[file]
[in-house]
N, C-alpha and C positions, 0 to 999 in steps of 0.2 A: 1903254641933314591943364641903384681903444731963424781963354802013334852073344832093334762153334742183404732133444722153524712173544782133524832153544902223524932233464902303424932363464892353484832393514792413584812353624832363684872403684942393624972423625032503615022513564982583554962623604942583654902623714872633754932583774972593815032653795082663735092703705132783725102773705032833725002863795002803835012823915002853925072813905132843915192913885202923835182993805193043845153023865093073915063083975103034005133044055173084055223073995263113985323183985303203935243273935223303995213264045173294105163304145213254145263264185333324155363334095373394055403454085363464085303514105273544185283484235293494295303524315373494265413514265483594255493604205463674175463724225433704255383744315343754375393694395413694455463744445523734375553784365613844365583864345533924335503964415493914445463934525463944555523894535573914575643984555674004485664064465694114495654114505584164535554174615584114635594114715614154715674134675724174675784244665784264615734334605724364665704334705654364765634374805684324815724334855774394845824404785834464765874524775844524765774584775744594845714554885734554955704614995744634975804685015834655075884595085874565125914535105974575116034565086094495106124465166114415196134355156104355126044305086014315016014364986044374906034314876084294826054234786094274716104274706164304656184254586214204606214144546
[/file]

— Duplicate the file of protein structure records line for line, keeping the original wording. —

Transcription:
[in-house]
N, C-alpha and C positions, 0 to 999 in steps of 0.2 A: 1903254641933314591943364641903384681903444731963424781963354802013334852073344832093334762153334742183404732133444722153524712173544782133524832153544902223524932233464902303424932363464892353484832393514792413584812353624832363684872403684942393624972423625032503615022513564982583554962623604942583654902623714872633754932583774972593815032653795082663735092703705132783725102773705032833725002863795002803835012823915002853925072813905132843915192913885202923835182993805193043845153023865093073915063083975103034005133044055173084055223073995263113985323183985303203935243273935223303995213264045173294105163304145213254145263264185333324155363334095373394055403454085363464085303514105273544185283484235293494295303524315373494265413514265483594255493604205463674175463724225433704255383744315343754375393694395413694455463744445523734375553784365613844365583864345533924335503964415493914445463934525463944555523894535573914575643984555674004485664064465694114495654114505584164535554174615584114635594114715614154715674134675724174675784244665784264615734334605724364665704334705654364765634374805684324815724334855774394845824404785834464765874524775844524765774584775744594845714554885734554955704614995744634975804685015834655075884595085874565125914535105974575116034565086094495106124465166114415196134355156104355126044305086014315016014364986044374906034314876084294826054234786094274716104274706164304656184254586214204606214144546